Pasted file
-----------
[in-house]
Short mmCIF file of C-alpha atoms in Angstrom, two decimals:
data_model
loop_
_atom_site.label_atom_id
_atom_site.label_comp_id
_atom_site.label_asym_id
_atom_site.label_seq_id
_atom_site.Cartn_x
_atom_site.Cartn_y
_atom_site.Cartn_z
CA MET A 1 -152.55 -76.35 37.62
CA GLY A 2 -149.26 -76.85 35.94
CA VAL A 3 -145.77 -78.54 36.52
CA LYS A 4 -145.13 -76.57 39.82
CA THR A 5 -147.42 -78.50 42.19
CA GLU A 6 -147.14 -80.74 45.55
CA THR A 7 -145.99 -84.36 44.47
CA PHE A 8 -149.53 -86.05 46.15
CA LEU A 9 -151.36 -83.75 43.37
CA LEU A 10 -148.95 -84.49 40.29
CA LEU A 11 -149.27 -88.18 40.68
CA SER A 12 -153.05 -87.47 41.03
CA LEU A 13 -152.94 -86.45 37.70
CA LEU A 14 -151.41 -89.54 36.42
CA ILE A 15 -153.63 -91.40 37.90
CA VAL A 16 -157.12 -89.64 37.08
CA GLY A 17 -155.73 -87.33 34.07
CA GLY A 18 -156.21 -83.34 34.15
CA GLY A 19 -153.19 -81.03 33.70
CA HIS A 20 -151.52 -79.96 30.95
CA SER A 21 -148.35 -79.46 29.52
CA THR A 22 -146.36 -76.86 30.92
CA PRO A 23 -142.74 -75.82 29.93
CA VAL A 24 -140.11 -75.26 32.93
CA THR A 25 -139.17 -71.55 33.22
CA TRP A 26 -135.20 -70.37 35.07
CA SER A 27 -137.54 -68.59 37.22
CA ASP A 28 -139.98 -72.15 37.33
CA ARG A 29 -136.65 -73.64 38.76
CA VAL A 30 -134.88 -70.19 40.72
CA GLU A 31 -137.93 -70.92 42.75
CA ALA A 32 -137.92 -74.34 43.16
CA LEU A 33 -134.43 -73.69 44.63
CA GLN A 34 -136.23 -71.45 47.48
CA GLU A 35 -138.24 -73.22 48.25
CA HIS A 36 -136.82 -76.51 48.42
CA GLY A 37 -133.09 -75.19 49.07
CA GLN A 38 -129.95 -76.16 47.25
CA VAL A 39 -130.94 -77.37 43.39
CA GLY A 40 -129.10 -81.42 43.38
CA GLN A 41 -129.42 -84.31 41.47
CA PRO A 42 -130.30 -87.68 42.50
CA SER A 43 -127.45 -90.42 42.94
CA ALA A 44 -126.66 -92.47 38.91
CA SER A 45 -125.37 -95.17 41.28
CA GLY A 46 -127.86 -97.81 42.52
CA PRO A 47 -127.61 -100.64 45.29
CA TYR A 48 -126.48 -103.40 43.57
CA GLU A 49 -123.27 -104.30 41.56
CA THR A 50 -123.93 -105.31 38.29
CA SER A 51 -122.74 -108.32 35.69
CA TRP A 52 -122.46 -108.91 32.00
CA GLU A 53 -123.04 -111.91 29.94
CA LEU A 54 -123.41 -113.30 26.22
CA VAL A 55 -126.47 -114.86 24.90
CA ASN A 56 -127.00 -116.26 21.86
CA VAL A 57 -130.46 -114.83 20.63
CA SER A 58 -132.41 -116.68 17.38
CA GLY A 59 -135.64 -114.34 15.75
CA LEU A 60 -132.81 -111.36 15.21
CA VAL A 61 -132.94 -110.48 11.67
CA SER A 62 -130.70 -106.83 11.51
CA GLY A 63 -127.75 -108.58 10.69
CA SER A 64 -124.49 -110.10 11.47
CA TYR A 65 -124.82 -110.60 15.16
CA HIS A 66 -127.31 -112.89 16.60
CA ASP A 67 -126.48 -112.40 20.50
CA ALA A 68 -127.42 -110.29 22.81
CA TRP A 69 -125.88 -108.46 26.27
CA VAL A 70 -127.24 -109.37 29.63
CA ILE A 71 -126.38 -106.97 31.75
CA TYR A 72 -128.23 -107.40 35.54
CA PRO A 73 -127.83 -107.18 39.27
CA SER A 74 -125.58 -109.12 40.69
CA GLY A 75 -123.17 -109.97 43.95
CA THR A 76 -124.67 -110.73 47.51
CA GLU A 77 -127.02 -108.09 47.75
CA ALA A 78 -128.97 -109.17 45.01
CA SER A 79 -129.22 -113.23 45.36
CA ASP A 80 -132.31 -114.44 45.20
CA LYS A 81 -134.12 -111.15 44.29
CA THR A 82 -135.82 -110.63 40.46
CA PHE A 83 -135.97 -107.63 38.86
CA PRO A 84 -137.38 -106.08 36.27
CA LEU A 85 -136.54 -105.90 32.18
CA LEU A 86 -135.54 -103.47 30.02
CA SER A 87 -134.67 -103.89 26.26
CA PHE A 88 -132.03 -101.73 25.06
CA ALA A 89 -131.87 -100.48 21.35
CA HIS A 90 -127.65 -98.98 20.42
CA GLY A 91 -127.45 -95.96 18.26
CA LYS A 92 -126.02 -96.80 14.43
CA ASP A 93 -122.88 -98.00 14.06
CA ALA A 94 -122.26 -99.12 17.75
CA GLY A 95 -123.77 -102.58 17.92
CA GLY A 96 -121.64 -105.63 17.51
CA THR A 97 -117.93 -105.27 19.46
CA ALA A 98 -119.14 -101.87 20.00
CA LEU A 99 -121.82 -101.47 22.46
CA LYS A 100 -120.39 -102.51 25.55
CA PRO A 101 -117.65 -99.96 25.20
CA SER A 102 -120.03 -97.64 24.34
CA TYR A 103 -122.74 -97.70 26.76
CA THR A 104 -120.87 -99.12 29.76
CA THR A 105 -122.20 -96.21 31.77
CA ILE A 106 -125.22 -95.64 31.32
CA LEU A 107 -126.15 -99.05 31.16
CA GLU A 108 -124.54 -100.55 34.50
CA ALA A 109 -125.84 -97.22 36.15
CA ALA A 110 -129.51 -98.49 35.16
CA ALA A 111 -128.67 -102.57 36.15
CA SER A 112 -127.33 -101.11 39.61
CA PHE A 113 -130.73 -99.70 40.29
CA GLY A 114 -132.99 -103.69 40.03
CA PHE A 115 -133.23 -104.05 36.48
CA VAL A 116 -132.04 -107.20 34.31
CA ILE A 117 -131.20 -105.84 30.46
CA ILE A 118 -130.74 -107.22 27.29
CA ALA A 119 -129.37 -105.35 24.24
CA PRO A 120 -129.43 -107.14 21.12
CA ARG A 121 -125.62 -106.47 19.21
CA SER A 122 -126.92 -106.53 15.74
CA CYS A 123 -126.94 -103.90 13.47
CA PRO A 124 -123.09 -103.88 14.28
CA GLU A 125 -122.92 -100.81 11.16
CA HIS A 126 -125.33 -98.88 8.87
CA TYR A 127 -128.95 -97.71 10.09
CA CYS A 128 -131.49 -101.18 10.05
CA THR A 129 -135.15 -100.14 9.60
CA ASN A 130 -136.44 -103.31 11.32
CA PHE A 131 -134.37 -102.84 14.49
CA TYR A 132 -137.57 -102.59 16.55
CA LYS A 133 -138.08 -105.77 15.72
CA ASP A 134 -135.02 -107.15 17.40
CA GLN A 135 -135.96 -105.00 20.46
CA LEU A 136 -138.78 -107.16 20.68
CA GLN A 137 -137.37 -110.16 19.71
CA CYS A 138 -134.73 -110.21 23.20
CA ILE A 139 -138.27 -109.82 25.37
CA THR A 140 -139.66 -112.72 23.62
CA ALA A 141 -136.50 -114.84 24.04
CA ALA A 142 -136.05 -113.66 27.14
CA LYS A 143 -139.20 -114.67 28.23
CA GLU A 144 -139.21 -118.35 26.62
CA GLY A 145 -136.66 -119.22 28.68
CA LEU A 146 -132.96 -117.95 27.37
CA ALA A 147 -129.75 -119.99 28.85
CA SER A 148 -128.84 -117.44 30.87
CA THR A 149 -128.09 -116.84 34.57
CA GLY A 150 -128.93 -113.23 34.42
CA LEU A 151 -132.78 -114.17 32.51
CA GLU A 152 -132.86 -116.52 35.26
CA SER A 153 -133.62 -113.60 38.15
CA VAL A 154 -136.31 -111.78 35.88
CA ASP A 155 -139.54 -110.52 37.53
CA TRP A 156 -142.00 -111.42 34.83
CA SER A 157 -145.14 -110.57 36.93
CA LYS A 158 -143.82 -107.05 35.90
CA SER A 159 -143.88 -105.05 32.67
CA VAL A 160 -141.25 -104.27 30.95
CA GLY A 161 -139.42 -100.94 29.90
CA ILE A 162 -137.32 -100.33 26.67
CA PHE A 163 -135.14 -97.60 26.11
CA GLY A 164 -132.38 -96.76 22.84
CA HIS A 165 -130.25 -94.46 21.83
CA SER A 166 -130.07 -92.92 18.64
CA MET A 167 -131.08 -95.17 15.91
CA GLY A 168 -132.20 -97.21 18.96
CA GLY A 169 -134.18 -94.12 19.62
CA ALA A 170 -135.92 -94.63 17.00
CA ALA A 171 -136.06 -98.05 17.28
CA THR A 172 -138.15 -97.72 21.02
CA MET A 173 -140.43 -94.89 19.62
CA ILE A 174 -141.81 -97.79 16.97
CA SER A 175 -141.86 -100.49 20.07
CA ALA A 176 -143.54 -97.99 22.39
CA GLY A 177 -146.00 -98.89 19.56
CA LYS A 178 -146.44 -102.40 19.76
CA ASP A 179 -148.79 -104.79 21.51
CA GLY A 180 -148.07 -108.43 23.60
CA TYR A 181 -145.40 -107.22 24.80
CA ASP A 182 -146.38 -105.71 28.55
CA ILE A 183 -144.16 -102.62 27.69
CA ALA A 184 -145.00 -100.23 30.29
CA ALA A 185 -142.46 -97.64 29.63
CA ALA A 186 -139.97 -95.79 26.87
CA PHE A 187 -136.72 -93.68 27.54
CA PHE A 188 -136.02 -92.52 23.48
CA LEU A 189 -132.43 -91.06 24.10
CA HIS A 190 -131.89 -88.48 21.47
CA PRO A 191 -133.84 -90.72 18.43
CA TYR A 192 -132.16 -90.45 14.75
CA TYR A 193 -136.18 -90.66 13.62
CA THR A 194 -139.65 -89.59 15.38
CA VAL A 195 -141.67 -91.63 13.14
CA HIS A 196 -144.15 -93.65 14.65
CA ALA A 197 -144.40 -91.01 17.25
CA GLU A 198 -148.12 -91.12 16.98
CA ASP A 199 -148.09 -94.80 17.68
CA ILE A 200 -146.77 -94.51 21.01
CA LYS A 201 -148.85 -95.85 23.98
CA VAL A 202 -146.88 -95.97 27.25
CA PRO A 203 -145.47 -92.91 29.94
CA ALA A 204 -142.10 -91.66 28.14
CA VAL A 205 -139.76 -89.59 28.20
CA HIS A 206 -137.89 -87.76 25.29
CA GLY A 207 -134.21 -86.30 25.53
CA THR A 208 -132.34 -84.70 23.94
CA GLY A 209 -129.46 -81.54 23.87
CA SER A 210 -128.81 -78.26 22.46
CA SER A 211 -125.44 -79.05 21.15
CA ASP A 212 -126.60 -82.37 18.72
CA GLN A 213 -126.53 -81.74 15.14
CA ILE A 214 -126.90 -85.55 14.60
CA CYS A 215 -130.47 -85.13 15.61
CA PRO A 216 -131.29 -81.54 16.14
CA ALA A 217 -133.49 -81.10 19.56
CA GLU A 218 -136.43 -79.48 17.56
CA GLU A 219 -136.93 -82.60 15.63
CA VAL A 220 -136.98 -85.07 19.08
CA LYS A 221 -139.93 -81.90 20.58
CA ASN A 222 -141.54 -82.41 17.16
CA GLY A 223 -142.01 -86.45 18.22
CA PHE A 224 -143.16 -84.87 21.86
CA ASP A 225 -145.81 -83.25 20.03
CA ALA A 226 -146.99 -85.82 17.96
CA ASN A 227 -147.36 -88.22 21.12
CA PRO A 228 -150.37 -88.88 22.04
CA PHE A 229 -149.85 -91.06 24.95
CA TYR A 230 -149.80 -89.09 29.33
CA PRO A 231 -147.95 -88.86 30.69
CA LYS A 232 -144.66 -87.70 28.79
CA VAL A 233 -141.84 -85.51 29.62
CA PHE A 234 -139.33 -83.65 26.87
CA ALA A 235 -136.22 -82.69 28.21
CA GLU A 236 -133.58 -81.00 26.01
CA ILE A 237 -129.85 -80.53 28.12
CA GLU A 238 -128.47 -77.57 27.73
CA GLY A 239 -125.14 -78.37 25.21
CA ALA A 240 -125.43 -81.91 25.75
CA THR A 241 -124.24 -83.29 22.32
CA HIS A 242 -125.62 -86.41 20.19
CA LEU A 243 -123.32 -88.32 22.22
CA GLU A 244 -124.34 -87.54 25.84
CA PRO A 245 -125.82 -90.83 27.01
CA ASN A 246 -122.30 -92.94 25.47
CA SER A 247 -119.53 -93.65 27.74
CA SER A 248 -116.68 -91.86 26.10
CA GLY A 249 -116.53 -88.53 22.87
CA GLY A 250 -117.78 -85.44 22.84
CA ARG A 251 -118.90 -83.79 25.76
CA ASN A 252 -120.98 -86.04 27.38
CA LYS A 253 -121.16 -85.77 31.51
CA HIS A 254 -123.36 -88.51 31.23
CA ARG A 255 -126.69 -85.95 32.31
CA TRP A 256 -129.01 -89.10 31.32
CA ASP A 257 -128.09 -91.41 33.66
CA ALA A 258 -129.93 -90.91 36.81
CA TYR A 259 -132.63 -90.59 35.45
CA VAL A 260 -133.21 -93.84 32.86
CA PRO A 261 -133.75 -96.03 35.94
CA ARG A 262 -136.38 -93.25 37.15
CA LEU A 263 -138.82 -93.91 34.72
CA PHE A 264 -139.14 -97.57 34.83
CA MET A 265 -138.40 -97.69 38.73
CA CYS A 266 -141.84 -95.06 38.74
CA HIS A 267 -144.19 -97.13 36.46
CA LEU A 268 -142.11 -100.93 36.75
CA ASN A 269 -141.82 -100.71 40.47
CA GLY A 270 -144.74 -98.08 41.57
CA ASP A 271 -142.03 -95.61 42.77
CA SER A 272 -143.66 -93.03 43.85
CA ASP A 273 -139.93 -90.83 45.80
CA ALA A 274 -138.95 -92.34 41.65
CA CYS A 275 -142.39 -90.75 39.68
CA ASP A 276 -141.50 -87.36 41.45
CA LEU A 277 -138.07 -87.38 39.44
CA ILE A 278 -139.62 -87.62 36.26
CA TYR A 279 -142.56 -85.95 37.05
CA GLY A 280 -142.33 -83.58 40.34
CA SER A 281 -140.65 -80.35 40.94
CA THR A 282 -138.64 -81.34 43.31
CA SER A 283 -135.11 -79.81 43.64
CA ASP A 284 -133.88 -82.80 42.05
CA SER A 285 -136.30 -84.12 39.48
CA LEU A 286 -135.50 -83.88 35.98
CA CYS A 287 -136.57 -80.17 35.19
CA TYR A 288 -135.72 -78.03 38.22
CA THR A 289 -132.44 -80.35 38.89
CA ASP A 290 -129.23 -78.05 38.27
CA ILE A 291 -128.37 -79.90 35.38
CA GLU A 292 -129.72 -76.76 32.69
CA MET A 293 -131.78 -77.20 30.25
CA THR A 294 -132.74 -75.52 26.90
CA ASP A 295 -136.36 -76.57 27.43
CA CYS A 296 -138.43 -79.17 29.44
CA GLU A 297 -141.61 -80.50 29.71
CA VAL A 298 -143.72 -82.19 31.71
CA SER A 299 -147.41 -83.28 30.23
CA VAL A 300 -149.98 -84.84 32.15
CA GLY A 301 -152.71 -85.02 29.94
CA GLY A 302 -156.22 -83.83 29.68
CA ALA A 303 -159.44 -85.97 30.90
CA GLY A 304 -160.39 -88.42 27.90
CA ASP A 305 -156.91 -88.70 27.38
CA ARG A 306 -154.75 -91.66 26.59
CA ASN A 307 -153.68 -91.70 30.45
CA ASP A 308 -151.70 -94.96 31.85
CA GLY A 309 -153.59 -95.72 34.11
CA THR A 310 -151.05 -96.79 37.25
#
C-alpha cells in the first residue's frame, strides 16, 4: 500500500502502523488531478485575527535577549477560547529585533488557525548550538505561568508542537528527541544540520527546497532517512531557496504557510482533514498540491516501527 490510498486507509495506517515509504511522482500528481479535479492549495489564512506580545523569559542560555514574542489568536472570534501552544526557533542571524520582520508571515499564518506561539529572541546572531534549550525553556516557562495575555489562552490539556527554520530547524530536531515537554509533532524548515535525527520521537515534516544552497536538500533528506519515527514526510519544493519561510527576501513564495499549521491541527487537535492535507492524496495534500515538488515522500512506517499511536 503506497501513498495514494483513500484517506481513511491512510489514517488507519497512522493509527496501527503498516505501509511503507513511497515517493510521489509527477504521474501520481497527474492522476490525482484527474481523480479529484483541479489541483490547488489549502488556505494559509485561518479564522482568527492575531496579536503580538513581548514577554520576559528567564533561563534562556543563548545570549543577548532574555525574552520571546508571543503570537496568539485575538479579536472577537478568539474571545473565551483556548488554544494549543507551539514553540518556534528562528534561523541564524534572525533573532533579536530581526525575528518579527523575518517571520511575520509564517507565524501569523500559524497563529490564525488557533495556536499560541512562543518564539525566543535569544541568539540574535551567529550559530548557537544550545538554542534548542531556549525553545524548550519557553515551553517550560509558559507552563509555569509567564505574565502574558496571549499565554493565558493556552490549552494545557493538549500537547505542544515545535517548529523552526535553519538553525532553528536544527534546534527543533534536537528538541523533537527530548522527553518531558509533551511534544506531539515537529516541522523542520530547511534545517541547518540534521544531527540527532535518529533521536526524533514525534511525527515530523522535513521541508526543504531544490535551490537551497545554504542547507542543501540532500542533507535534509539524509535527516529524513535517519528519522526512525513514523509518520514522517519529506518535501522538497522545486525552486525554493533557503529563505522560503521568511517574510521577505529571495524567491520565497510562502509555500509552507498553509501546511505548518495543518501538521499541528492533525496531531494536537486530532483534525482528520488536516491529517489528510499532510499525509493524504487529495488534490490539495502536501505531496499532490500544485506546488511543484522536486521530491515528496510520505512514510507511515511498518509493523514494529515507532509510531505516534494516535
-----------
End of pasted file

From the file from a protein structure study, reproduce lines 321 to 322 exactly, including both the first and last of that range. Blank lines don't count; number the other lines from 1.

CA THR A 310 -151.05 -96.79 37.25
#